We know this temptation too right? Being that committed to Jesus, or following Jesus in that way will cost me too much. You can almost hear the Laodiceans talking to one another after receiving this letter saying, ‘But we’re rich, we’ve prospered, we don’t need anything…is God really telling us to give that up and trust that He is going to provide for us? Is He really telling us that being faithful to Him is more important than having a full bank account?’ Yes, God is telling them that. You know who else God is telling this too? The church in the West. He’s talking to you and to me. He’s reminding us that our security isn’t found a full bank account or in an empty bank account (as if salvation came by poverty). He’s reminding us our security is found in the work of Christ alone. One commentator says Jesus rebukes this Church because they’ve succumbed to the sickness of affluenza, a sickness brought on by not only from having great wealth but always seeking to pursue more.[9]He’s reminding us that it’s the narrow road that leads to life, not the broad road. The narrow road of following Christ isn’t for people who want to take all their luggage with them. Whoever we are, however much we have, when we reach the narrow gate we must drop everything. John MacArthur says, “For those who insist on taking luggage, the broad gate may be more appealing. It is marked “Heaven” – it may even be marked “Jesus” – but it is not going to heaven, and it has nothing to do with Jesus. It is the gate for the religion of the masses, a wide-open gate through which anyone can pass without jettisoning self-righteousness, pride, material possessions, or even sin. But there is no salvation for those who choose this gate.”[10]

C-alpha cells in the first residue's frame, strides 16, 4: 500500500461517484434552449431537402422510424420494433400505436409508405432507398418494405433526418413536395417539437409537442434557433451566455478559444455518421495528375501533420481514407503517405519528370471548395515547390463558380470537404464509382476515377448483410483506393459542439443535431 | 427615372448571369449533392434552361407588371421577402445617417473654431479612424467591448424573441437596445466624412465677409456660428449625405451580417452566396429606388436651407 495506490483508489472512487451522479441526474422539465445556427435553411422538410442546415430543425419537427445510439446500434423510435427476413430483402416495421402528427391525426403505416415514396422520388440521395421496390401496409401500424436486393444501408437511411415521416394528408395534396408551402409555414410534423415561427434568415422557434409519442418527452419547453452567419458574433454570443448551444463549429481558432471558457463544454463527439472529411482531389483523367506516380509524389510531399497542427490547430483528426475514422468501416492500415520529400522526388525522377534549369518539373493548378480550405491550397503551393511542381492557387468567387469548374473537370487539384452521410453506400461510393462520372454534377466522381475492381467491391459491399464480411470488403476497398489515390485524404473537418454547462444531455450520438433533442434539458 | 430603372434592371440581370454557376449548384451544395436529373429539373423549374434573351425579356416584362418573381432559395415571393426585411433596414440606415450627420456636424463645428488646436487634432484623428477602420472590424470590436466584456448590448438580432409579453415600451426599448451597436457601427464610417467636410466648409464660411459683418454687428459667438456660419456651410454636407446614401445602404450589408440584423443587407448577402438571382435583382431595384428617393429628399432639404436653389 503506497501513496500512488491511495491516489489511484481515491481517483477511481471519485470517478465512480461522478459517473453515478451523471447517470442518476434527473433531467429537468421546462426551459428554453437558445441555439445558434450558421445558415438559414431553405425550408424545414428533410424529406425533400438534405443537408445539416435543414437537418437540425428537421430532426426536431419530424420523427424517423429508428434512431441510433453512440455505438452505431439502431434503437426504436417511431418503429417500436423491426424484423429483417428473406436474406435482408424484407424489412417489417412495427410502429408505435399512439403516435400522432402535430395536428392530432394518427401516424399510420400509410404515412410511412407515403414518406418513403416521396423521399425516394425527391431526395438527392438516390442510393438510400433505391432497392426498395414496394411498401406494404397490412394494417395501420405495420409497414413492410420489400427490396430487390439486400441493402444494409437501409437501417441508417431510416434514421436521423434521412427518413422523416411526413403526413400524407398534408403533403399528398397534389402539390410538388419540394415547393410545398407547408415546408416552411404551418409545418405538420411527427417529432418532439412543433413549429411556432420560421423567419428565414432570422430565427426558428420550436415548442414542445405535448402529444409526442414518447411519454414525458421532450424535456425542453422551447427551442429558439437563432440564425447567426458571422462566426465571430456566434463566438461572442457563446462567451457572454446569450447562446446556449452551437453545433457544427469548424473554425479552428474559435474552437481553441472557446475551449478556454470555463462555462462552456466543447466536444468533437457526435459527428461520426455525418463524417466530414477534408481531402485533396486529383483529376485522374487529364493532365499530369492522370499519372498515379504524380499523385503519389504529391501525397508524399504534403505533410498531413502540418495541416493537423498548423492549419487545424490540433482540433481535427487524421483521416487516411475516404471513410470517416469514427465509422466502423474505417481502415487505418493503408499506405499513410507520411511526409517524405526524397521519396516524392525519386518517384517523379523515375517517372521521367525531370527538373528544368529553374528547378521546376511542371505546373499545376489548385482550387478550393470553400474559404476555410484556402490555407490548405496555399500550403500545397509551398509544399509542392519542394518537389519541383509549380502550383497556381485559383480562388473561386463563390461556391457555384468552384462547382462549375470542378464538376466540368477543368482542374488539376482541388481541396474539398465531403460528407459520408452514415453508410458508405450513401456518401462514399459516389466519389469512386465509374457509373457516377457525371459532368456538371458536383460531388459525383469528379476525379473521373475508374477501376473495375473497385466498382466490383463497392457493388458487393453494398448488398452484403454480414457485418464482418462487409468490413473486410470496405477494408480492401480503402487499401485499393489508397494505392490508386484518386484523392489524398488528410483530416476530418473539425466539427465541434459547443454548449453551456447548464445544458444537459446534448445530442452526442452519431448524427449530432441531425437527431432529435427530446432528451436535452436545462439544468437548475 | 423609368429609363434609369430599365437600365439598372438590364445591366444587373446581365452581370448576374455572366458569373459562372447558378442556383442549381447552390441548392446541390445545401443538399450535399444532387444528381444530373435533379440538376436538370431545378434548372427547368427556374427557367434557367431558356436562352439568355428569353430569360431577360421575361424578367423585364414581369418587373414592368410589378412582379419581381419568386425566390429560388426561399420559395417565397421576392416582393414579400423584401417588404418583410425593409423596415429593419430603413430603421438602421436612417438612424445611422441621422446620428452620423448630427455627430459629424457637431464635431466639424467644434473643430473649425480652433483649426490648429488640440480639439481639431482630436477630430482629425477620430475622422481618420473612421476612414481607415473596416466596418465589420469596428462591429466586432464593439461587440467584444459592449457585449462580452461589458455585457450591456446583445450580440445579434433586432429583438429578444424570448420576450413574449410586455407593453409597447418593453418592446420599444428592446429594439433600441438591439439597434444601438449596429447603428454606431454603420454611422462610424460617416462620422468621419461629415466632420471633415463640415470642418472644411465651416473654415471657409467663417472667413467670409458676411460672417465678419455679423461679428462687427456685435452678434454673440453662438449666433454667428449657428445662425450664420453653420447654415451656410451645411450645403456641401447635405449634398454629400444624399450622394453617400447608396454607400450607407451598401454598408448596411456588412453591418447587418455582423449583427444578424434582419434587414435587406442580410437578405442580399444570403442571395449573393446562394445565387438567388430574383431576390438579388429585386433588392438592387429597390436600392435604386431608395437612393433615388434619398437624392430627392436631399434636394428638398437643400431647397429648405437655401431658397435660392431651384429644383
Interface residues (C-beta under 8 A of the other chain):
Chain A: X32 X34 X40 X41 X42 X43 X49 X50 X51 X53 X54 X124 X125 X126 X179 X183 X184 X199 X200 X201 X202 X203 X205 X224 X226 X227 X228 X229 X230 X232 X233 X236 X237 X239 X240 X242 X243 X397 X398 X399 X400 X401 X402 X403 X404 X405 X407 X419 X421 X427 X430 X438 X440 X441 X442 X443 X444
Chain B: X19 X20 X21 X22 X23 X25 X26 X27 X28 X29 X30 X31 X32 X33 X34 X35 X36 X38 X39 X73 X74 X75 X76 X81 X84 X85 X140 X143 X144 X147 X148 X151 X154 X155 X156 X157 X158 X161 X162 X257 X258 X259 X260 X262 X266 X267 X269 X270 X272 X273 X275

Laodicea wasn’t willing to be faithful to Christ because it would’ve cost them much of their financial security. They weren’t willing to let that go, and because of their own wealth and abundance they became indifferent, or lukewarm towards following Christ. In v18 we see Jesus paradoxically instructing them about what to do in light of this, “Buy fire refined gold from Me that you may be rich, white garments from Me that you may not be naked, and salve from Me that you may not be blind.” It’s as if He’s saying, ‘You think you’re rich, but you’re not…true riches come from Me.’[11]Gold refined by fire is gold free from impurity; the Laodiceans must be free from the impurities of the culture, only then will they inherit true wealth in Christ. White garments are pure, holy, and righteous which contrasts the black garments the city was famous for making; the Laodiceans must do what the Church in Sardis was already doing (Rev. 3:4-5). Walking holy so as not to soil their garments. When they turn away from the dark and come back to the light, only then will their shame/nakedness be covered. Salve from Jesus contrast the famous salve made by the medical students in the city; the Laodiceans must look to Jesus and cease looking to the world, only then can they see the Kingdom of God. Wealth, covering, and sight are all things they sought and ironically these are things that can only be found in Christ. The evil of the Laodicean church is the evil of the Western Church: seeking, in worldly places, those things which only Jesus can give us! May we repent and return.